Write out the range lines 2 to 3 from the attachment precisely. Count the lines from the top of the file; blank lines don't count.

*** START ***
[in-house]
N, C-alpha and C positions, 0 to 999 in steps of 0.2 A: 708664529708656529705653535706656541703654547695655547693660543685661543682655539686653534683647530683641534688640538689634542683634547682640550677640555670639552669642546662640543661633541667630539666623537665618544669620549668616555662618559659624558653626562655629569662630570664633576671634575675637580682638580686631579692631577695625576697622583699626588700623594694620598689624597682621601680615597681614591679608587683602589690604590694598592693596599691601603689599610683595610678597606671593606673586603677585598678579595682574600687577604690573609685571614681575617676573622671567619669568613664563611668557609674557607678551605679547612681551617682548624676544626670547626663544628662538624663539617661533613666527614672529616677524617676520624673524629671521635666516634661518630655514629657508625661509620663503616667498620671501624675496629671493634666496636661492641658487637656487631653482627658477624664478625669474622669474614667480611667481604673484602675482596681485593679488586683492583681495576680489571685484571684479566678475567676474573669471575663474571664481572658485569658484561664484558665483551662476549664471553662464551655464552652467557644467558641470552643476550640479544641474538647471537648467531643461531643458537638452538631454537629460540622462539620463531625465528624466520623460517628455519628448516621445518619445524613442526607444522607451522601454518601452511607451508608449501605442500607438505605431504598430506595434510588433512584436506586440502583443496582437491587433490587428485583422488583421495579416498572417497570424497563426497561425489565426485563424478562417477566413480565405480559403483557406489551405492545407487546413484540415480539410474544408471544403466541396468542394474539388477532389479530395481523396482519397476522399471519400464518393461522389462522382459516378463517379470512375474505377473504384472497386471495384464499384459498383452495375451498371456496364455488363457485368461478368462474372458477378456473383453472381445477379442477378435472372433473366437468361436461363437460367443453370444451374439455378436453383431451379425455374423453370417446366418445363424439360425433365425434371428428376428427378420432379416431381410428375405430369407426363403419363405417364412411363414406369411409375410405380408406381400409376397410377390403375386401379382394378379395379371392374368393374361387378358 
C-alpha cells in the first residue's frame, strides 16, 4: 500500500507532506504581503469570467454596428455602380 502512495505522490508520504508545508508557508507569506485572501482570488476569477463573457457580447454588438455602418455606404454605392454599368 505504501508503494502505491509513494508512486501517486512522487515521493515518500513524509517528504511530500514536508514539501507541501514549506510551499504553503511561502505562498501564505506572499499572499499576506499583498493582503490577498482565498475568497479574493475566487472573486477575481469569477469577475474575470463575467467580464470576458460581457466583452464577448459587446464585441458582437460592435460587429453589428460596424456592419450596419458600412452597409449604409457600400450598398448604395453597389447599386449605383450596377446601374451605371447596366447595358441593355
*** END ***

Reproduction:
N, C-alpha and C positions, 0 to 999 in steps of 0.2 A: 708664529708656529705653535706656541703654547695655547693660543685661543682655539686653534683647530683641534688640538689634542683634547682640550677640555670639552669642546662640543661633541667630539666623537665618544669620549668616555662618559659624558653626562655629569662630570664633576671634575675637580682638580686631579692631577695625576697622583699626588700623594694620598689624597682621601680615597681614591679608587683602589690604590694598592693596599691601603689599610683595610678597606671593606673586603677585598678579595682574600687577604690573609685571614681575617676573622671567619669568613664563611668557609674557607678551605679547612681551617682548624676544626670547626663544628662538624663539617661533613666527614672529616677524617676520624673524629671521635666516634661518630655514629657508625661509620663503616667498620671501624675496629671493634666496636661492641658487637656487631653482627658477624664478625669474622669474614667480611667481604673484602675482596681485593679488586683492583681495576680489571685484571684479566678475567676474573669471575663474571664481572658485569658484561664484558665483551662476549664471553662464551655464552652467557644467558641470552643476550640479544641474538647471537648467531643461531643458537638452538631454537629460540622462539620463531625465528624466520623460517628455519628448516621445518619445524613442526607444522607451522601454518601452511607451508608449501605442500607438505605431504598430506595434510588433512584436506586440502583443496582437491587433490587428485583422488583421495579416498572417497570424497563426497561425489565426485563424478562417477566413480565405480559403483557406489551405492545407487546413484540415480539410474544408471544403466541396468542394474539388477532389479530395481523396482519397476522399471519400464518393461522389462522382459516378463517379470512375474505377473504384472497386471495384464499384459498383452495375451498371456496364455488363457485368461478368462474372458477378456473383453472381445477379442477378435472372433473366437468361436461363437460367443453370444451374439455378436453383431451379425455374423453370417446366418445363424439360425433365425434371428428376428427378420432379416431381410428375405430369407426363403419363405417364412411363414406369411409375410405380408406381400409376397410377390403375386401379382394378379395379371392374368393374361387378358 
C-alpha cells in the first residue's frame, strides 16, 4: 500500500507532506504581503469570467454596428455602380 502512495505522490508520504508545508508557508507569506485572501482570488476569477463573457457580447454588438455602418455606404454605392454599368 505504501508503494502505491509513494508512486501517486512522487515521493515518500513524509517528504511530500514536508514539501507541501514549506510551499504553503511561502505562498501564505506572499499572499499576506499583498493582503490577498482565498475568497479574493475566487472573486477575481469569477469577475474575470463575467467580464470576458460581457466583452464577448459587446464585441458582437460592435460587429453589428460596424456592419450596419458600412452597409449604409457600400450598398448604395453597389447599386449605383450596377446601374451605371447596366447595358441593355